Watch Steve's supplemental video review at the bottom of the article
As science-fiction fans are still hankering over the unanswered questions in Arrival while waiting with a sense of cautious optimism for Alien: Covenant, something they didn't quite have when anticipatingPrometheus, they might find some momentary solace in Daniel Espinosa's Life. A stopgap, claustrophobic space odyssey, and little else, the film closely resembles Alien as much as any ripoff in the last twenty years, and while a bit of familiarity is forgivable, Life challenges how much we're willing to forgive when we pay for the same movie twice, just this time without the magic.
The film takes place entirely on the International Space Station (ISS), where a six-person crew is returning home to Earth after an expedition on Mars uncovered the first signs of extraterrestrial life. On their way back, the crew toys with a unique soil-sample: a transparent, jellyfish-like creature that eventually takes the form similar to a starfish and then a squid. When one member of the crew, Hugh Derry (Ariyon Bakare), is observing it by using gloves, as it's encased in a small glass window inside a petri-dish, the small lifeform winds up grabbing a hold of Hugh's hand, breaking it and cutting off circulation with an unrelenting iron-grip.
The species winds up escaping in an already claustrophobic, labyrinth-like maze of a spaceship made up largely of narrow tunnels. The ship is governed by Dr. Miranda North (Rebecca Ferguson), who believes in using more conservative methods to control and capture the creature. In contrast, Dr. David Jordan (Jake Gyllenhaal) and Rory Adams (Ryan Reynolds) recognize the danger present and want to make an attempt to seal the species off and contain it in its own room before they kill it. Then there's Sho Kendo (Hiroyuki Sanada), tasked with trying to lock Calvin in a specific area, which proves to be tougher and more difficult than anyone initially thought. No matter what they try and do, the creature outsmarts them, growing longer, more distended tentacles and moving at faster speeds.
Meanwhile, Kat Golovkina (Olga Dihovichnaya) gets debatably the worst fate of anyone only rivaled by another individual on-board I won't say. Upon going outside to try and fix the fallen antenna on the spacecraft, she's attacked by Calvin, who feeds off the coolant in her spacesuit. Within moments, she's drowned in her space helmet, floating without direction amidst the stars with Calvin finding a way back inside to feast on the others soon after.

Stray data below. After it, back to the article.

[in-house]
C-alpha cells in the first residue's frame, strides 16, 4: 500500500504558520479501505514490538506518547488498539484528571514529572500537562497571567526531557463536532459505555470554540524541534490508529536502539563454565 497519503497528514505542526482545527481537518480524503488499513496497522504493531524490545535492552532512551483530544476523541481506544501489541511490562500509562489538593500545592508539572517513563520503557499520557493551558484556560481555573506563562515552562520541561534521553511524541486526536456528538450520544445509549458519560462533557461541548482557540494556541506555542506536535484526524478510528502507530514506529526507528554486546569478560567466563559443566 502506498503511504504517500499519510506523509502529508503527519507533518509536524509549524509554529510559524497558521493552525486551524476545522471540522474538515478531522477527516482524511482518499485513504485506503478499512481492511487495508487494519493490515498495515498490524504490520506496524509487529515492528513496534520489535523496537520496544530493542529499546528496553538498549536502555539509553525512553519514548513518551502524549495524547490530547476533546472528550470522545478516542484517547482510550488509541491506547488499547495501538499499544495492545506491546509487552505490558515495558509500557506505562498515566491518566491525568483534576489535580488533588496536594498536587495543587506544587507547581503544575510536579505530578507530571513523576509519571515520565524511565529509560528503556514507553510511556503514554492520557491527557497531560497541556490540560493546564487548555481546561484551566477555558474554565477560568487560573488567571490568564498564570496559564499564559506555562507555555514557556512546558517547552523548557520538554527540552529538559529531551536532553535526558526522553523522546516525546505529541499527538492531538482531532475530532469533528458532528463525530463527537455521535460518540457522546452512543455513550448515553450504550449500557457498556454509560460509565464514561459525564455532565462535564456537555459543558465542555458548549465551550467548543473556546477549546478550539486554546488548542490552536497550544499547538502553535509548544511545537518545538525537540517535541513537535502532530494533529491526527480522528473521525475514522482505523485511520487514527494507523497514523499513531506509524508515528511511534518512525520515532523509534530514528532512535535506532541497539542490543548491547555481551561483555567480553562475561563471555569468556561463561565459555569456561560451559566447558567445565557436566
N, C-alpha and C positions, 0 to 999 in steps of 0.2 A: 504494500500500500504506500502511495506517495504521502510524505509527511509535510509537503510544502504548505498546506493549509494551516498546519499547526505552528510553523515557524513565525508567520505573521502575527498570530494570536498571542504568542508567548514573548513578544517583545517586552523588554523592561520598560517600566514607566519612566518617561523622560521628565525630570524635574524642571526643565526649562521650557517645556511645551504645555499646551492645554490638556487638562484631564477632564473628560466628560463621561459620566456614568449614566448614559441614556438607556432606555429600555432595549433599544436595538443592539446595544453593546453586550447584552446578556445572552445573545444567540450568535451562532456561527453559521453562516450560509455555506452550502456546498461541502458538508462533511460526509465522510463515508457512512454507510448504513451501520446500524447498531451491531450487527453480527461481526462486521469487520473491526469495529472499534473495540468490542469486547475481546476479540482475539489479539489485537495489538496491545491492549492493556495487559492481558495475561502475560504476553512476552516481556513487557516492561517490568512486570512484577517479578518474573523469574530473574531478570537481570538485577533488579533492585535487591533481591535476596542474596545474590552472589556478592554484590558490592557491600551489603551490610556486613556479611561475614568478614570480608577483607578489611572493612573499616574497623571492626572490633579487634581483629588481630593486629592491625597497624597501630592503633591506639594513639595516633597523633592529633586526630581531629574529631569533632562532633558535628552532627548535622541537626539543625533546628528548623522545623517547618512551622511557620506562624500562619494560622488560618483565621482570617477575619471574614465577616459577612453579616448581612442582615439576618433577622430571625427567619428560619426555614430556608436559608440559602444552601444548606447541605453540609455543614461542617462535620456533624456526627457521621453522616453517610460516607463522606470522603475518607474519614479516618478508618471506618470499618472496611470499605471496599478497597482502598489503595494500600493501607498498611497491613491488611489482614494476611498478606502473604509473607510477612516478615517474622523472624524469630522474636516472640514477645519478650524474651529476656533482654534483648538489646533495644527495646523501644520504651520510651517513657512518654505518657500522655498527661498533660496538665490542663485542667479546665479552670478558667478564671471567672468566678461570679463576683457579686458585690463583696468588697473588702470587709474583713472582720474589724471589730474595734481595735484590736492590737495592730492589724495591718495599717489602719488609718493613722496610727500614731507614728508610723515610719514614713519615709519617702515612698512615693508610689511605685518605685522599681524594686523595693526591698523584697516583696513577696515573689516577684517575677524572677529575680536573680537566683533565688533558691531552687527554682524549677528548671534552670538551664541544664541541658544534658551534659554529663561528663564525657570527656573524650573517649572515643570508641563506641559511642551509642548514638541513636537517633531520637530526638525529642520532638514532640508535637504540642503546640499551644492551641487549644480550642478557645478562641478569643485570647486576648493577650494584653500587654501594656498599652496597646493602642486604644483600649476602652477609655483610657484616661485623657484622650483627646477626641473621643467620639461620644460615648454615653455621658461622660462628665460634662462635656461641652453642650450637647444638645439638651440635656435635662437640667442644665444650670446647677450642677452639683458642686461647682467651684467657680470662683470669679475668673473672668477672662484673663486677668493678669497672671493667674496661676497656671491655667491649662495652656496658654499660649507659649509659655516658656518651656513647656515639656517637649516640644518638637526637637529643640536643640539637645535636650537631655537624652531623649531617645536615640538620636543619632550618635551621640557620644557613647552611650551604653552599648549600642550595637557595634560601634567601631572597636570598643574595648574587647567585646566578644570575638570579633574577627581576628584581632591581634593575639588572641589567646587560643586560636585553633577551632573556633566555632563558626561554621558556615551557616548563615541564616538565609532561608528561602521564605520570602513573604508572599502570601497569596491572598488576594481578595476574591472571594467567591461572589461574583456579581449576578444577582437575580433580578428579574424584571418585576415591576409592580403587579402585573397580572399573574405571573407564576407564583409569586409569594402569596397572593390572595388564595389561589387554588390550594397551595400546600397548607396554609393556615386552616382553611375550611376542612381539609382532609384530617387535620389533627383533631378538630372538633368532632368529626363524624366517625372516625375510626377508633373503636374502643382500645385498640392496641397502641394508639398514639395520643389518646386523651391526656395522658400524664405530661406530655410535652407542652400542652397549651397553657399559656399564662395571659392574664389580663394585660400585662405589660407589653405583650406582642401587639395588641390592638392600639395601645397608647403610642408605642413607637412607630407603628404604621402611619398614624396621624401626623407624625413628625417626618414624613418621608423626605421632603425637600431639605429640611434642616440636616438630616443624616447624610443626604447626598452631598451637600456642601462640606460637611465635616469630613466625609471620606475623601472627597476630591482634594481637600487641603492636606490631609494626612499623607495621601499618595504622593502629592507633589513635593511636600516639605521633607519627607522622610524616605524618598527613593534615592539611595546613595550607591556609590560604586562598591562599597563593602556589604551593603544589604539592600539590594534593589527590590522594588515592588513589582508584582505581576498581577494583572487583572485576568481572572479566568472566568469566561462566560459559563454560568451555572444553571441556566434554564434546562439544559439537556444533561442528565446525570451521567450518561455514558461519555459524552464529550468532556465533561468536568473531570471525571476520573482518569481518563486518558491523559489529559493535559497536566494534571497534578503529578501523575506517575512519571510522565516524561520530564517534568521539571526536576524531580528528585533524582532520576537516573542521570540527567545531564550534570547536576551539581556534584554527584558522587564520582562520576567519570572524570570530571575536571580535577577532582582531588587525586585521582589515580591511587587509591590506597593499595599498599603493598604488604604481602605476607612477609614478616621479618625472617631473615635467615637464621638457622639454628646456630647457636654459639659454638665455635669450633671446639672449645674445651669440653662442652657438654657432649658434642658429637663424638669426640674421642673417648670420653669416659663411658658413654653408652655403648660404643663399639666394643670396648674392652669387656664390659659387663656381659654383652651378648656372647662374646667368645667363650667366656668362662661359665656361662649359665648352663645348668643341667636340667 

Jake Gyllenhaal, Rebecca Ferguson, Ryan Reynolds
24 March 2017
Steve's Grade: C-
The moments leading up to or when Calvin attacks the members of the ISS are effective and terrifying largely because you get the feeling of how helpless these individuals are. They are ill-equipped not only in trying to contain the creature but also when it comes to curbing its persistent growth and uncommon strength over all of them at once. This sort of helplessness needed to make for a more compelling film.
The problem with Life is that when it's not suspenseful, it's ponderous, with either too much space-babble or too little interest occurring in between more tumultuous moments. The film seems to forget that on a six-person spacecraft, there's a lot of potential for development and characterization. Instead of taking time to build these relationships, Deadpoolscreenwriters Rhett Reese and Paul Wernick rush into the events, coming back around for third act character development that's unfairly lopsided, and, at that point, unworkable as is.
Life is also a shameless clone of Ridley Scott's Alien, and while most science-fiction films of present day owe something to Scott's terrific pioneer, few have been this blatant in how willing they are to look like the exact same movie. What Life lacks, however, is the grimy horror aesthetic of that film and the charisma of Sigourney Weaver and Tom Skerritt. Despite proven talents like Ryan Reynolds and Jake Gyllenhaal, who is unfairly regulated to being the guy who gets told "no" or "that won't work" more often than not by Ferguson's Dr. North, Reese and Wernick do not give them enough to work with and unfortunately sideline them to being faces amongst a faceless movie.
For some people, Life will be enough of what they're looking for when it comes to space entertainment. However, before going on to commend the film for being mostly entertaining, or relatively good, think about the way Gravity, Interstellar, and Arrival went on to raise the stakes of the genre. With that, ask yourself if there is a place for middle-of-the-road science-fiction - and I believe there is, mind you - does it really include a film as lacking in an identity asLife, a film that wouldn't exist without the precedent of Ridley Scott's franchise? The film is derivative to the point that, if this were a college class, Life would be penalized greatly for not citing its sources, notwithstanding its disregard for MLA or APA formatting.